Our client’s member programs started by delivering nutritional meals to seniors in need but found that they were in an ideal place to provide more than a meal.  Many of their volunteers are themselves retired, and often adopt their clients like family.  They have a vested interest in ensuring they don’t become socially isolated, that their homes adapt to reduced mobility challenges as they age, and their nutrition and medication needs are met.  What’s missing is a systematic, scientific approach to delivering “more than a meal” that can be consistently applied by a heterogenous set of member organizations themselves serving a diverse population of seniors.

Most organizations run pretty lean operations and utilize mostly manual processes to deliver their services.  Their staff is not particularly tech savvy, and they assume that their volunteers similarly avoid technology solutions.  Implementing a new, unknown technology to put in place a system in their operation that could manage the robust application of “more than a meal” would require a collective effort.

The Solution

Inceodia was engaged in both in the original solution discovery and as a program evaluator to ensure identification and adoption of best practices key to scaling the system across many member organizations.  We used a design approach to interview and observe 6 programs’ operations who were diverse in the types and numbers of clients they served, the services they provided and the community organizations they partnered with.  These empathy interviews helped to uncover the motivations and challenges of different staff members and volunteer drivers as they delivered their services to their clients.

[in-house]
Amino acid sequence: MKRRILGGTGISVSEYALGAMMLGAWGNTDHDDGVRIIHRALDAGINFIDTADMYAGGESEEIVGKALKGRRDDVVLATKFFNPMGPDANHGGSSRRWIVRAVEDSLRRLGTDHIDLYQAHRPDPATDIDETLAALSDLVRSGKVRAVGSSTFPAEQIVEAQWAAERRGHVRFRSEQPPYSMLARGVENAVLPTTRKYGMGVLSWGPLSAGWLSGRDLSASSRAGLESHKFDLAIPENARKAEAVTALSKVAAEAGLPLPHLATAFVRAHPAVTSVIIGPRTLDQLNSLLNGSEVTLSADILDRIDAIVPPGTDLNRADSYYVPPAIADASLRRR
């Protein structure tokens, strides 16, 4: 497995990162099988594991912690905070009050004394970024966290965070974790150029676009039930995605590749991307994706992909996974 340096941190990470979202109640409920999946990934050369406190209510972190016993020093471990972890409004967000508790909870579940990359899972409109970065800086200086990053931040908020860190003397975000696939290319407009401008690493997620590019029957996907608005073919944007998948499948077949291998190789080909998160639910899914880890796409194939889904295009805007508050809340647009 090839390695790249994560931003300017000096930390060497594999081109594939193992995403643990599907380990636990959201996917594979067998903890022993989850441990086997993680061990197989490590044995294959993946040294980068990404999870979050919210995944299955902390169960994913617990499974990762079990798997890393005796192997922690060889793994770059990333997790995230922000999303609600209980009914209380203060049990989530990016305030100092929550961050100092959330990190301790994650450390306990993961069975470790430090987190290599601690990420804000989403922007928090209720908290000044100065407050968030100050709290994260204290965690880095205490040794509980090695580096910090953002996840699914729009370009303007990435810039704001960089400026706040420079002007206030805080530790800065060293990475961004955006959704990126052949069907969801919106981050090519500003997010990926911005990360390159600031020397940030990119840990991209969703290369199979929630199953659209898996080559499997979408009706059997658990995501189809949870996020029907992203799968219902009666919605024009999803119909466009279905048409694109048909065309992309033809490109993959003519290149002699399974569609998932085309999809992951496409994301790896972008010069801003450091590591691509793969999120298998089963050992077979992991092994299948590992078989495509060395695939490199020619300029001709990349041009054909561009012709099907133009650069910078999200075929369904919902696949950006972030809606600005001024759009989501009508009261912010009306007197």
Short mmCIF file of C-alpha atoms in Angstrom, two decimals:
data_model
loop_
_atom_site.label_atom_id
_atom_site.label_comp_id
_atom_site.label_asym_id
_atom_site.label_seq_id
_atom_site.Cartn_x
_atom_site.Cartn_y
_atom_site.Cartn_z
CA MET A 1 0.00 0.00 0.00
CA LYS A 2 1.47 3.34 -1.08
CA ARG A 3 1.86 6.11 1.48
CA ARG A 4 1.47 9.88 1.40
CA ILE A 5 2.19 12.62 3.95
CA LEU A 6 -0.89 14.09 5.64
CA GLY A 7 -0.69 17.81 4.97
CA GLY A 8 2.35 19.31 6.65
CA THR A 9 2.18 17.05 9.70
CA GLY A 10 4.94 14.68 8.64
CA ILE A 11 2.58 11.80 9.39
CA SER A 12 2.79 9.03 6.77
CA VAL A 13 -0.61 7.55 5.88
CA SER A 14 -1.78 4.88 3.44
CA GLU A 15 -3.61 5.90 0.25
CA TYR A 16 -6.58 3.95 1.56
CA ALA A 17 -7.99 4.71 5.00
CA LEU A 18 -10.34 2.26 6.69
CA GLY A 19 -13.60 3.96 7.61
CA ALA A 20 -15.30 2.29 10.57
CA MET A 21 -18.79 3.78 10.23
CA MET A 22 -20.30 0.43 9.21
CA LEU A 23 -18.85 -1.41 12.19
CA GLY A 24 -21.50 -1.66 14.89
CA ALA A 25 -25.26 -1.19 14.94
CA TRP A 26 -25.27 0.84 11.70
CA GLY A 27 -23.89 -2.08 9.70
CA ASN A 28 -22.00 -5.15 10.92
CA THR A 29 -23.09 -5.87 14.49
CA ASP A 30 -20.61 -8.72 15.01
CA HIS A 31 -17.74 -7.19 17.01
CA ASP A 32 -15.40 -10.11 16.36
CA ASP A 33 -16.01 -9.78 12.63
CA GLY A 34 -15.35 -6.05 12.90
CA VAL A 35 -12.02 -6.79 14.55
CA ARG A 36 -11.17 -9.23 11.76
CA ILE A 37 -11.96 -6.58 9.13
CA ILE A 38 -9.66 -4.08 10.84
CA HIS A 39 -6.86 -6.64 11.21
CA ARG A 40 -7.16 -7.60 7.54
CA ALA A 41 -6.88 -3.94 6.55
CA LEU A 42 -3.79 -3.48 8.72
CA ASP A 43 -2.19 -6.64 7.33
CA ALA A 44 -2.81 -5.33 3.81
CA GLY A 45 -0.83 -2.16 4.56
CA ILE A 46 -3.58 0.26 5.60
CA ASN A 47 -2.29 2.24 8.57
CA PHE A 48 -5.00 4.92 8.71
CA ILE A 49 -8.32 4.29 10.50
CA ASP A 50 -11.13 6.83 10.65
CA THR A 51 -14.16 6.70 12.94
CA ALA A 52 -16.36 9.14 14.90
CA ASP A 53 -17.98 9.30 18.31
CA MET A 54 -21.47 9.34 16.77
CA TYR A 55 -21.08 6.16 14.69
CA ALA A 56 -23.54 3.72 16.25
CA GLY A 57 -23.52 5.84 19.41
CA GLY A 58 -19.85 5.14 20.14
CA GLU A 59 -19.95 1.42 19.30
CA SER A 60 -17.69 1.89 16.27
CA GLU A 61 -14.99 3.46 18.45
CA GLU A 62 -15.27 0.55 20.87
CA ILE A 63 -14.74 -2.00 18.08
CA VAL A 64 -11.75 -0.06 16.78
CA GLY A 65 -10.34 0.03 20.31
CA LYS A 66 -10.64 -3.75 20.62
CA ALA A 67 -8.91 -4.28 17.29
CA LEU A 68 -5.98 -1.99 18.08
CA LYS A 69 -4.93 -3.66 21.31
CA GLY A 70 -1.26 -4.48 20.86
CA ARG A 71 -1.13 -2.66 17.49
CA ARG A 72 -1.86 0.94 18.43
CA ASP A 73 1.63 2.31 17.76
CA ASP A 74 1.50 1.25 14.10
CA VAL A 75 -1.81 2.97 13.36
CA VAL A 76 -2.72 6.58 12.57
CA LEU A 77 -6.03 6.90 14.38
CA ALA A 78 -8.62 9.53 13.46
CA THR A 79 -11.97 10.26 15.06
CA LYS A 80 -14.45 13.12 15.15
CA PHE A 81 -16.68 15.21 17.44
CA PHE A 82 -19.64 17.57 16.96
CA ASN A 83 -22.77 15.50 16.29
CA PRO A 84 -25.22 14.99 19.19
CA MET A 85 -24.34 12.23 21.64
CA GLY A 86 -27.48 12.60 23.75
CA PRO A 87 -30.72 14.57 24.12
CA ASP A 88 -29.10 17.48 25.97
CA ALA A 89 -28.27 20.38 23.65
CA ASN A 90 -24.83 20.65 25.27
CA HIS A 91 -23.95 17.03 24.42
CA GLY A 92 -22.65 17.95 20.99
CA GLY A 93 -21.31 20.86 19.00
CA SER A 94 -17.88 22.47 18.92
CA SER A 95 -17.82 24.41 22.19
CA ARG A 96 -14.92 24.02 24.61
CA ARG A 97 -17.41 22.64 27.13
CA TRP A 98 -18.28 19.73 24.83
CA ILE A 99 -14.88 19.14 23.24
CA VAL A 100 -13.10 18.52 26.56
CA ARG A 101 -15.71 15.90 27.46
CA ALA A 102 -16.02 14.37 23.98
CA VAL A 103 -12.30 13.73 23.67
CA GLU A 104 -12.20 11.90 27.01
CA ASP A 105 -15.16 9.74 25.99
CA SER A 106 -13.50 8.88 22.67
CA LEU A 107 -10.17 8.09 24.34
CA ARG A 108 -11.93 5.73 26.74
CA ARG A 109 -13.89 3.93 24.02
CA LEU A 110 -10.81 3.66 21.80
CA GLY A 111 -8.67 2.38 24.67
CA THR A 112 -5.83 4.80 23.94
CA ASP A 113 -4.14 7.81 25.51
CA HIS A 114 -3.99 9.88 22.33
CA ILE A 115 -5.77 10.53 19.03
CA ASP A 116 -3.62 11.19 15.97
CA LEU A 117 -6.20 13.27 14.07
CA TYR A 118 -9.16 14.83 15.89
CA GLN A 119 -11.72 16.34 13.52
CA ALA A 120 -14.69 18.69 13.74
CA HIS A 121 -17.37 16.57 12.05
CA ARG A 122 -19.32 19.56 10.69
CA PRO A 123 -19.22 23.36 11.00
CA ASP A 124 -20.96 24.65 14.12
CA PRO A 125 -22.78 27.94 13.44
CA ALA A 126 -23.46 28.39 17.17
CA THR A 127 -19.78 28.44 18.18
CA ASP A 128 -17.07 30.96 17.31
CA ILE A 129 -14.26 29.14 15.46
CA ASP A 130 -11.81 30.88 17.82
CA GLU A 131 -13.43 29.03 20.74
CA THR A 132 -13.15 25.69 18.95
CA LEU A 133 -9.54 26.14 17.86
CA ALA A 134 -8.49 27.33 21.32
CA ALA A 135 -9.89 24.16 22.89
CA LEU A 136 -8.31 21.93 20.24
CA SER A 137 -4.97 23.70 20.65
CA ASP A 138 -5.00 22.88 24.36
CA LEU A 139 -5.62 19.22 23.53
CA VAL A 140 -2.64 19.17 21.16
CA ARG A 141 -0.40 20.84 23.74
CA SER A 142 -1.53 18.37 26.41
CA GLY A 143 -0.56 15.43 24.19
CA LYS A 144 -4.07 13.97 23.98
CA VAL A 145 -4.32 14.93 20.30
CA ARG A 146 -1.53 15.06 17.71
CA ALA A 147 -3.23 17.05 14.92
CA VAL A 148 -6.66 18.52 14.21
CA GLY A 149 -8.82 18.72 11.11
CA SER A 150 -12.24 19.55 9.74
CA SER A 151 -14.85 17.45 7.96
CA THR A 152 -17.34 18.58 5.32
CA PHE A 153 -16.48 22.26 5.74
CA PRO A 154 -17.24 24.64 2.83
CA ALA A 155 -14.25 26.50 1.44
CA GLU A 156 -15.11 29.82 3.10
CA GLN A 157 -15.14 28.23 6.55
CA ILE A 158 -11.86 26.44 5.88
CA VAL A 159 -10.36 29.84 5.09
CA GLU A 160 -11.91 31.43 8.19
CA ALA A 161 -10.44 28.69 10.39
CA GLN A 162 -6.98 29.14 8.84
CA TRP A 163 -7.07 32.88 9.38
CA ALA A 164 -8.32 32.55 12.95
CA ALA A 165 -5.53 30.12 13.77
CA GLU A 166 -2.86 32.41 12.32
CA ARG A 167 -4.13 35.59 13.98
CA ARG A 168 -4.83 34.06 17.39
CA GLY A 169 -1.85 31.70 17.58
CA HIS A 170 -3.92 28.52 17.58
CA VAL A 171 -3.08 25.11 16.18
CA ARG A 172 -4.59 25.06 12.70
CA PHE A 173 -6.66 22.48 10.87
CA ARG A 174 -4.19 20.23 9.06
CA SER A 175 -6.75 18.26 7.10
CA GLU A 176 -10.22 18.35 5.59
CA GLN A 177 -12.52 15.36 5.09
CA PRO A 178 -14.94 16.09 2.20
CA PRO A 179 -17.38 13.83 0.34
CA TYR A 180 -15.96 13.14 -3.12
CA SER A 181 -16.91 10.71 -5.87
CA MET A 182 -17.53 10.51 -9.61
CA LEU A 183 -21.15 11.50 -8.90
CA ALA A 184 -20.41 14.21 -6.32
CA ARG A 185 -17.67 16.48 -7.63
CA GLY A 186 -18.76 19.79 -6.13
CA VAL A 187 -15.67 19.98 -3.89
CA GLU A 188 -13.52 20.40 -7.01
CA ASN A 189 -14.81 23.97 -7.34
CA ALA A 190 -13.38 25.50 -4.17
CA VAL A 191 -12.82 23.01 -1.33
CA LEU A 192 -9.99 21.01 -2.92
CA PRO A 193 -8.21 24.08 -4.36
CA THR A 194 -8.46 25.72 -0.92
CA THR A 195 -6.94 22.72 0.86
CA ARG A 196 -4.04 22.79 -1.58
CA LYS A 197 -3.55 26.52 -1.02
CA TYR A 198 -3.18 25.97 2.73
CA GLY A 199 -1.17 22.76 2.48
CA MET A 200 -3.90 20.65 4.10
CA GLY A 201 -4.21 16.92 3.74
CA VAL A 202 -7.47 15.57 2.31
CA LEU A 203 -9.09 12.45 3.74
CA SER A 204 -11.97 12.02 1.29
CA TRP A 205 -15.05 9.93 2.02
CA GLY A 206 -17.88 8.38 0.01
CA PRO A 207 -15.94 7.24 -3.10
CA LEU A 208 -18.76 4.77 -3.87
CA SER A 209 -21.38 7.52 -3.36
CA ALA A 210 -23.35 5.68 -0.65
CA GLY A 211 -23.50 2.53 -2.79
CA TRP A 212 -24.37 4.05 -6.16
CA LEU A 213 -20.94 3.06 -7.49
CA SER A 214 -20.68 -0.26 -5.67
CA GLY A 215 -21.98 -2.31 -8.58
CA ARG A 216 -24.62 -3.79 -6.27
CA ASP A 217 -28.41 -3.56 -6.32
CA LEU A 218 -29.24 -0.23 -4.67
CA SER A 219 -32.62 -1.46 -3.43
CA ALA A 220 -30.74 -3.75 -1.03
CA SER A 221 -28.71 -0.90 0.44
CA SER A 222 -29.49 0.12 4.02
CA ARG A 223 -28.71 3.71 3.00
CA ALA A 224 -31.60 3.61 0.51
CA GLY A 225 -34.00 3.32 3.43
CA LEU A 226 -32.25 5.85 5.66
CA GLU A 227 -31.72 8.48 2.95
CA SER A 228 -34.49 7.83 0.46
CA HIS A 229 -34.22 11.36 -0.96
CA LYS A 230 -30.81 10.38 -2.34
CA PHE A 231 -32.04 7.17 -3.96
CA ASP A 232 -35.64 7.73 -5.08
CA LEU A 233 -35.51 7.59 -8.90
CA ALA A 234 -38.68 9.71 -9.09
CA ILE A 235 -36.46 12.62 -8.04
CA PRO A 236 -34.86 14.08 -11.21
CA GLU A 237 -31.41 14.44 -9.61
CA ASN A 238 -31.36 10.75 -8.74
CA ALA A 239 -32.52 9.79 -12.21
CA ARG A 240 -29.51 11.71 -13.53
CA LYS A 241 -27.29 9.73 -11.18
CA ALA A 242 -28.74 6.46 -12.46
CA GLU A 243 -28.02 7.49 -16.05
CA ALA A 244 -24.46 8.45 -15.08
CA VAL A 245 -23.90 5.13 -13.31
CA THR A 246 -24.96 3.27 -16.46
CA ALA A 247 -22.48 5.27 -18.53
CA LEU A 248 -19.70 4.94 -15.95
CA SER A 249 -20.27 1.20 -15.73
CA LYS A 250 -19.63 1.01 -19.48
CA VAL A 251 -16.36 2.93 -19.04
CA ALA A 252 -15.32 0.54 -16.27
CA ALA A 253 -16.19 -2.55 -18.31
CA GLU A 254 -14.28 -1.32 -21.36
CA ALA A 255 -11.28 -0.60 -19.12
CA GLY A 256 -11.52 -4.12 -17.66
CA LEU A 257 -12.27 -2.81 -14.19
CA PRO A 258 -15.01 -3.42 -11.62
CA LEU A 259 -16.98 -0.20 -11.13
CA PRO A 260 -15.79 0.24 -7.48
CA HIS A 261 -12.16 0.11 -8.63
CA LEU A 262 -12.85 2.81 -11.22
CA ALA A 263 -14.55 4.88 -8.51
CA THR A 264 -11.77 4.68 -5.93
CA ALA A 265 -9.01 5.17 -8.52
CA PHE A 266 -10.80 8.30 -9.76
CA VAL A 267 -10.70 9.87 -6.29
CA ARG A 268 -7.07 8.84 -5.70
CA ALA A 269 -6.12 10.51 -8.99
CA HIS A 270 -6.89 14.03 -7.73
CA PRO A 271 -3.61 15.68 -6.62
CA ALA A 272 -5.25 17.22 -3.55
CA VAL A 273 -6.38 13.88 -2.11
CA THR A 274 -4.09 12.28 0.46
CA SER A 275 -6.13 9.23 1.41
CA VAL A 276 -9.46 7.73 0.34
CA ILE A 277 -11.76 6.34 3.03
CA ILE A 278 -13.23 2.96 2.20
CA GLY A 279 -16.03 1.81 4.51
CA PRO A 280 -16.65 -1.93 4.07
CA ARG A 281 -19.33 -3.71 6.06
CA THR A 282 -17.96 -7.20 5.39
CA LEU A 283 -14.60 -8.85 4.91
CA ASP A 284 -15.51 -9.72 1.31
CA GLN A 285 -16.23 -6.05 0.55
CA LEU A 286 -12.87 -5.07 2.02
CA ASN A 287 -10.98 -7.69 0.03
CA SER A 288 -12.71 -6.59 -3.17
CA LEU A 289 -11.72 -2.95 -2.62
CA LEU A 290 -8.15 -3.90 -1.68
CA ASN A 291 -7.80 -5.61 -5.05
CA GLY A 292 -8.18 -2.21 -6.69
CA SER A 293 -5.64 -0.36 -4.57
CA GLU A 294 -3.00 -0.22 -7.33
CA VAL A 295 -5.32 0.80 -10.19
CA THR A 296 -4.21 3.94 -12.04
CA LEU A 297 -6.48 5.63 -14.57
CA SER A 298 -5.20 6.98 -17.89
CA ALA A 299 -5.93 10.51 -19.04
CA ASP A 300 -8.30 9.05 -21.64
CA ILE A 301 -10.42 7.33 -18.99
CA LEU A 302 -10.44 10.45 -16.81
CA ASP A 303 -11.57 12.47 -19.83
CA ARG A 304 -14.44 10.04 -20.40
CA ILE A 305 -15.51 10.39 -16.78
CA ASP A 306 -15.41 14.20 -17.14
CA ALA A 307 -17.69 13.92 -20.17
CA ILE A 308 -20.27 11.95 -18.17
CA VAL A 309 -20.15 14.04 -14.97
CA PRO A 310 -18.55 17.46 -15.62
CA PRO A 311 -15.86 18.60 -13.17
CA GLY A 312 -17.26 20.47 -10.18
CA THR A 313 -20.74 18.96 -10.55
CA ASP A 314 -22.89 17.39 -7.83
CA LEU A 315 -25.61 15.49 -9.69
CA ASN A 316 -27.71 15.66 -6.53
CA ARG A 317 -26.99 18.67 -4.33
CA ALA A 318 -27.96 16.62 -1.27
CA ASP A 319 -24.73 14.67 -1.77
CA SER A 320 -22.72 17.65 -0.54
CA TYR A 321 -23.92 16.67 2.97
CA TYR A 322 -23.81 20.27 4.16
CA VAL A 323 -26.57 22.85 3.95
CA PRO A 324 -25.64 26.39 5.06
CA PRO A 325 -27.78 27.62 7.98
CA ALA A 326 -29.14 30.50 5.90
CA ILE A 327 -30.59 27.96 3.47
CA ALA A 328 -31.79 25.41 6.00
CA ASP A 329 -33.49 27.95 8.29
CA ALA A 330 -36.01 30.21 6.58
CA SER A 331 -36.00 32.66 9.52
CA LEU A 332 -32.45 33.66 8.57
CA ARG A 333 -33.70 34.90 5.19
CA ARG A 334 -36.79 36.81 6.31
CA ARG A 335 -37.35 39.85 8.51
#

For example, we discovered that though the drivers agreed that their job was to do more than just deliver a meal, to also watch out for potential dangers, they did not agree on what they should be looking for, even in husband and wife teams who were working a route together!  Many felt that they had a trusted relationship with their clients and feared being perceived as a “big brother” that would enforce safety precautions that infringed on the freedom people enjoyed by living in their own homes.  And staff worried that technology would get in the way of the relationship they had built with both their clients and their volunteers, keeping them at a distance.

The Change of Condition solution was a simple checklist of wellness categories that were developed by a university partner through cross-disciplinary expert opinion and a review of the literature to identify commonly used categories of health and social needs.  To systematize application of this checklist, it was built into software used by the drivers to manage their meal delivery routes.  If a driver saw a change in their client for one of the 7 wellness indicators, they would check the box in an app on their mobile device and the alert would be sent to the office for follow-up.